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May. 28, 2018
Jan. 25, 2017


Prototyping with TensorFlow can often be very tideous because it provides a limited number of possible operations on data. Pre-processing steps can be implemented in pure Python, but if an intermediate parsing is required (or if you want to take more advantage of TensorFlow's multi-threading capabilities) the solution is to either write it yourself in C++ or use the tf.py_func wrapper. Using the wrapper, however, requires passing a lot of arguments to it that make software maintenance harder -- especially if you are re-using parsing functions or classes for other pursposes.

This Python package provides tensorflow_op, a Python decorator that converts regular functions into TensorFlow ops, and tensorify, which is a convenience wrapper that applies the decorator to all the functions in the given module, either in-place or in a copy.

In short, it lets you do this:

def add(a_numpy_array, another_numpy_array, extra_one=False):
    extra = 1 if extra_one else 0
    return a_numpy_array + another_numpy_array + extra

result = add(a_tf_tensor, another_tf_tensor, extra_one=True)

With the advantage of using any class or library you want inside the function. This makes wrapping existing numerical libraries for use with Tensorflow extremely easy.

WARNING: All functions wrapped with tensorify will be executed in the same machine as the main script, so this is not a very efficient solution. This is intended for prototyping and for pre-processing or parsing code only. Do not implement heavy deep learning layers with this!


The tensorify package is not yet on the PyPI archive; you can install it with:

pip install git+

And then import it as usual.



A decorator that takes a function and turns it into a TensorFlow op.

A call to the decorated function will create a node with input tensors set to the function arguments, and the supplied key-word arguments will be passed to the function directly using a partial invocation.

The decorator takes as optional arguments a list with output types, a name for the op, and whether the function is stateful (False by default).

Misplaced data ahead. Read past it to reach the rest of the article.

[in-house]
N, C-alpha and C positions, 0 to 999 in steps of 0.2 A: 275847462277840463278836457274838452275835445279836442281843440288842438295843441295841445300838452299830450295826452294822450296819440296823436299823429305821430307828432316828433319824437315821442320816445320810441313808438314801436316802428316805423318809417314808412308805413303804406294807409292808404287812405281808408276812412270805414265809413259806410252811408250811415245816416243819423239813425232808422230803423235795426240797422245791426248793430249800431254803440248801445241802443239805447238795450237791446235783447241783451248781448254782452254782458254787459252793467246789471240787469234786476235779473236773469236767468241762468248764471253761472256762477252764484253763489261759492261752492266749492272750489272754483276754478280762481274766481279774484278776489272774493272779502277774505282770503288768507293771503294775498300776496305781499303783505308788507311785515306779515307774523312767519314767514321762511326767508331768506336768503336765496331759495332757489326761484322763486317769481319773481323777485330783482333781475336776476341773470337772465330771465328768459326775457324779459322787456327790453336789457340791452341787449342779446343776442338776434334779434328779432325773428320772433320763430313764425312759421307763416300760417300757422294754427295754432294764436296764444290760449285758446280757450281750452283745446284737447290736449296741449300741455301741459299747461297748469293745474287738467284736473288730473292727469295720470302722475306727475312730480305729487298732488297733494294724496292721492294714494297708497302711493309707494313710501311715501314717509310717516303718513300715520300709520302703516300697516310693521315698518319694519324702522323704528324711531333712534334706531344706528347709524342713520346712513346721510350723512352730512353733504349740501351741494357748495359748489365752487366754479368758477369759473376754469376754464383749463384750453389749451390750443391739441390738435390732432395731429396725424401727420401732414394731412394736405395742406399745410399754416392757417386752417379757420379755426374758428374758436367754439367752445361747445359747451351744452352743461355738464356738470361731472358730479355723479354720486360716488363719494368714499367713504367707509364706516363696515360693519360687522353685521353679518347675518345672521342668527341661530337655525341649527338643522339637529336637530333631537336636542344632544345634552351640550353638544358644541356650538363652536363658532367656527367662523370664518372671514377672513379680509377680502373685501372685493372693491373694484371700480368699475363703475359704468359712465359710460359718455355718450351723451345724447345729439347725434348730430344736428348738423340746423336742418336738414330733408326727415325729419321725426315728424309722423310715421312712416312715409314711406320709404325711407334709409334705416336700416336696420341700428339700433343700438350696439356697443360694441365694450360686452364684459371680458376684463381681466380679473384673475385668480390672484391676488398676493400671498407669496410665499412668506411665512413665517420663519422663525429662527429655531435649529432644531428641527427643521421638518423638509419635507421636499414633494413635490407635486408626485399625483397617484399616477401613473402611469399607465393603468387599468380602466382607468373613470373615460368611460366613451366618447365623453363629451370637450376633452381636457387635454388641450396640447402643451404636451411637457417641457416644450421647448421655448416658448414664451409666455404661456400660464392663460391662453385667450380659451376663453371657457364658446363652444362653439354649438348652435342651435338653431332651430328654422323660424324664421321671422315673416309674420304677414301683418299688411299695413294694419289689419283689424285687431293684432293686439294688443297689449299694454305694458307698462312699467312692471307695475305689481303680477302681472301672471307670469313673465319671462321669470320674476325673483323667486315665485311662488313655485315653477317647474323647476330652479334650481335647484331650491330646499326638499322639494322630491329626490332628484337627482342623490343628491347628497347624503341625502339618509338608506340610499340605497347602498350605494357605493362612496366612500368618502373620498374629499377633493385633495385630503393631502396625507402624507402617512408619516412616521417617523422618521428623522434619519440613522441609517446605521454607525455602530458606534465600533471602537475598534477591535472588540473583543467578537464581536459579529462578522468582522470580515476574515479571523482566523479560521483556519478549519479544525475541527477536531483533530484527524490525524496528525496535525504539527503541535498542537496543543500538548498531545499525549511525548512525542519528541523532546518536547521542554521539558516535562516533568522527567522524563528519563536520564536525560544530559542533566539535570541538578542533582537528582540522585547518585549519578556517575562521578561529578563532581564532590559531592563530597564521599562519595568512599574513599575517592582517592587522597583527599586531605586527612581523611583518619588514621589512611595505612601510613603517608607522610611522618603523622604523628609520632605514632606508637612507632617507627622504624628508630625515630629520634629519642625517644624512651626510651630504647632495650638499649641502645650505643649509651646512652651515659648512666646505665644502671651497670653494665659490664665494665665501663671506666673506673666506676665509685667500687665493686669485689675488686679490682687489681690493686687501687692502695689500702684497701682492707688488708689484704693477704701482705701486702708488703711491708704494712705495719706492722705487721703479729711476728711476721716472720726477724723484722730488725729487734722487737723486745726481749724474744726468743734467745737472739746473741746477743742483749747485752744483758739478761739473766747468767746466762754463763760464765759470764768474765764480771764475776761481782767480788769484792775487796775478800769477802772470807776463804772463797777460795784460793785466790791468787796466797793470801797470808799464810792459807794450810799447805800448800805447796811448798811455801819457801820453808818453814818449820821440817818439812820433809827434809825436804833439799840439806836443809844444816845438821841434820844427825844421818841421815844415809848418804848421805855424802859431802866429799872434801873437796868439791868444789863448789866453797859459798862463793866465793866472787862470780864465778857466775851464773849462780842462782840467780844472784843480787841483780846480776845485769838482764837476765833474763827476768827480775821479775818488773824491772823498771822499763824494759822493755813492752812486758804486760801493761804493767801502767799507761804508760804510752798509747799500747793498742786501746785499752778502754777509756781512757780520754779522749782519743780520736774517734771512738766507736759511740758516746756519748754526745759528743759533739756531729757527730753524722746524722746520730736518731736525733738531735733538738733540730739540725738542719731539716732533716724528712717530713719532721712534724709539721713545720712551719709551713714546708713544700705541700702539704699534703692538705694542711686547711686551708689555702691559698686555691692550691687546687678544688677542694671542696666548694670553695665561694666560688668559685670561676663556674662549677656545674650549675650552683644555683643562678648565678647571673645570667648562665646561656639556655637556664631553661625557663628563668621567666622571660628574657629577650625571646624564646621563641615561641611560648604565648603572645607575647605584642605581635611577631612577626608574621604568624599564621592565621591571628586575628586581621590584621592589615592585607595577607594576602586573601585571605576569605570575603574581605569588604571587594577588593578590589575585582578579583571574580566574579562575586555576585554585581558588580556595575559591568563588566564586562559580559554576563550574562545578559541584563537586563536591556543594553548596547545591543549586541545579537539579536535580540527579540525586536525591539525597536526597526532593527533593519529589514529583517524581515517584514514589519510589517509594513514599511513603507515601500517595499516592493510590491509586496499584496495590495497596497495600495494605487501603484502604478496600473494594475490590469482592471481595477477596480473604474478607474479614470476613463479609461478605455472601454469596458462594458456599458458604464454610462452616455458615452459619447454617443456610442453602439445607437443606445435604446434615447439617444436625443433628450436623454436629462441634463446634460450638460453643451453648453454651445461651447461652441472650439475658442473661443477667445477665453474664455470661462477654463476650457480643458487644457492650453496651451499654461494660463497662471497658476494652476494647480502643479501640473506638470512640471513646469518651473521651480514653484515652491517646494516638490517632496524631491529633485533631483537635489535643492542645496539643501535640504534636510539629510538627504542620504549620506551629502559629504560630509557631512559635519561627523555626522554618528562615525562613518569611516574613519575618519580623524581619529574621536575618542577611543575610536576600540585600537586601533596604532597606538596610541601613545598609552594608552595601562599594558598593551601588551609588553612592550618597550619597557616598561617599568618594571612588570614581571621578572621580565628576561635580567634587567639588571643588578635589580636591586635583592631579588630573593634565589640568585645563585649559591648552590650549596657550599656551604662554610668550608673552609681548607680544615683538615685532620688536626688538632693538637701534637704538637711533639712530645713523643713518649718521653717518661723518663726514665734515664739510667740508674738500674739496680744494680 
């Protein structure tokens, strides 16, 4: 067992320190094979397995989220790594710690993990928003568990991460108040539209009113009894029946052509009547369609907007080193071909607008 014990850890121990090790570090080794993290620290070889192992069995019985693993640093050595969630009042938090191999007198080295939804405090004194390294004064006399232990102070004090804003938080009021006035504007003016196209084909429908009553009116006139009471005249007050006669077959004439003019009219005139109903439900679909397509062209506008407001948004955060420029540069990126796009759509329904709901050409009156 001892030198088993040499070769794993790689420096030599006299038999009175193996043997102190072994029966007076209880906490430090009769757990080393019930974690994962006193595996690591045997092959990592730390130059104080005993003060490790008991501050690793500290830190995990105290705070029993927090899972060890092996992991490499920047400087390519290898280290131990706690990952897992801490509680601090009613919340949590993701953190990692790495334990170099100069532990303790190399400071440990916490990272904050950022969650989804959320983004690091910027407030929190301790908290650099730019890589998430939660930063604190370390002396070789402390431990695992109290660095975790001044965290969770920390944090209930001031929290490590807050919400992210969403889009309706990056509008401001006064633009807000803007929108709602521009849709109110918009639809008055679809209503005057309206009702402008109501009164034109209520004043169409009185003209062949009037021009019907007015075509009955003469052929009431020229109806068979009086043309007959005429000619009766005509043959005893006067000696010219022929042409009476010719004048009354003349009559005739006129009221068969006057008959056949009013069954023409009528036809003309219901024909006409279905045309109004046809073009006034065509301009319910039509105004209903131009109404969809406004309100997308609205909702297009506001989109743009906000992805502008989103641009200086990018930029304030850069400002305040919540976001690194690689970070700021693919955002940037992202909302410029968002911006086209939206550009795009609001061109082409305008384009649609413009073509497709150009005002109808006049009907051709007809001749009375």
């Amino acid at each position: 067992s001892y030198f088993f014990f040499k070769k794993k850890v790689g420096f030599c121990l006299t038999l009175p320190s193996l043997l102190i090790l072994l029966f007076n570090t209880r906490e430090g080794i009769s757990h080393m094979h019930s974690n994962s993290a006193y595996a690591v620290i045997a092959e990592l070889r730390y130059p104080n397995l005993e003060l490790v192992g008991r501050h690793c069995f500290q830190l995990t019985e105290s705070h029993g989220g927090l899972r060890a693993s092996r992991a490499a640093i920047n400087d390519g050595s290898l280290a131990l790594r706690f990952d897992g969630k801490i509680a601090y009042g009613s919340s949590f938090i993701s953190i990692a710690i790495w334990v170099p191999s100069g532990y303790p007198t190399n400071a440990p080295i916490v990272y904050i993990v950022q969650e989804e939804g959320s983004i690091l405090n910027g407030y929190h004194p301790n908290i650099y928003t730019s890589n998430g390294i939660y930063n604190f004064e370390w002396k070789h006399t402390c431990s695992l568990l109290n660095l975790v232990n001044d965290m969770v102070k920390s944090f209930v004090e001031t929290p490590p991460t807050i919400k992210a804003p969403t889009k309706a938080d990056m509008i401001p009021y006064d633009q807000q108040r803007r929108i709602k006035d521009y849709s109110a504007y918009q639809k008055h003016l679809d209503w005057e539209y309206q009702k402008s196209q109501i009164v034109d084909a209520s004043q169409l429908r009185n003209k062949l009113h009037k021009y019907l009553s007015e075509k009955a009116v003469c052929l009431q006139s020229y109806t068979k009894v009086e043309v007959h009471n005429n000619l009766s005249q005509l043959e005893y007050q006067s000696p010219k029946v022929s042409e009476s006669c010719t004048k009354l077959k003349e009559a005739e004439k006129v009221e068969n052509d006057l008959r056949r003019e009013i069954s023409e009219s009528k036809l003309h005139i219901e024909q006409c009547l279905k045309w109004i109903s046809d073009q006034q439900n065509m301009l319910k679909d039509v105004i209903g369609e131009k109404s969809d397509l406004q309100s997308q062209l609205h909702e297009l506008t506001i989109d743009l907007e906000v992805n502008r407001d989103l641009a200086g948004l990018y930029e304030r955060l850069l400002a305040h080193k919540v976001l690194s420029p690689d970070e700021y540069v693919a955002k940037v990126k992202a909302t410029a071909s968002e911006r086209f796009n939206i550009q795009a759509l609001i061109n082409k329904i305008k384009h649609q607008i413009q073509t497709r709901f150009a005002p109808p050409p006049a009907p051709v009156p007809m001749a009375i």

If no name is supplied, the CamelCased name of the function will be used. The name can also be modified at call time using the with_name() method:

def add(x, y, extra_one=False):
    return x + y + (1 if extra_one else 0)

input_one = tf.constant([1])
input_two = tf.constant([2])
answer.with_name("AddPlusOne")(input_one, input_two, extra_one=True)
answer.with_name("AddAndThatsIt")(input_one, input_two)

Similarly, the op can be made stateful using stateful(). In this example, we need to supply is_method so that the self argument doesn't get sent to the TensorFlow engine and stays in the closure instead. Actually, when stateful is not provided as argument and is_method is true the op is stateful by default; this is only an example.

class Accumulator:
    def __init__(self):
        self.state = 0
    @tensorify.tensorflow_op(tf.int64, is_method=True)
    def accumulate(self, x):
        self.state = self.state + x
        return self.state

x = tf.constant([1])
y = tf.constant([2])
my_accumulator = Accumulator()
after_accumulating_x = my_accumulator.stateful()(x)
after_accumulating_y = my_accumulator.stateful()(y)

Notice that, in this example, all ops that come form the same accumulator will accumulate to the same buffer, so the accumulator acts as a global counter. This is not very efficient, though; it would be better to use a tf.Variable for state storage and have the operation be stateless.

The same applies for the outputs:

def replicate(value, how_many_times):
    return [value] * how_many_times

x = tf.constant([1])
three_x = replicate.with_outputs([tf.int32] * 3)(x, 3)


Converts all functions in a module into TensorFlow ops.

Example usage:


def add(x, y):
    return x + y


import tensorflow as tf
from tensorify import tensorify

import fancy_module
tensorify(fancy_module, tf.int32)

x_tensor = tf.constant([1])
y_tensor = tf.constant([2])
result = fancy_module.add(x_tensor, y_tensor)

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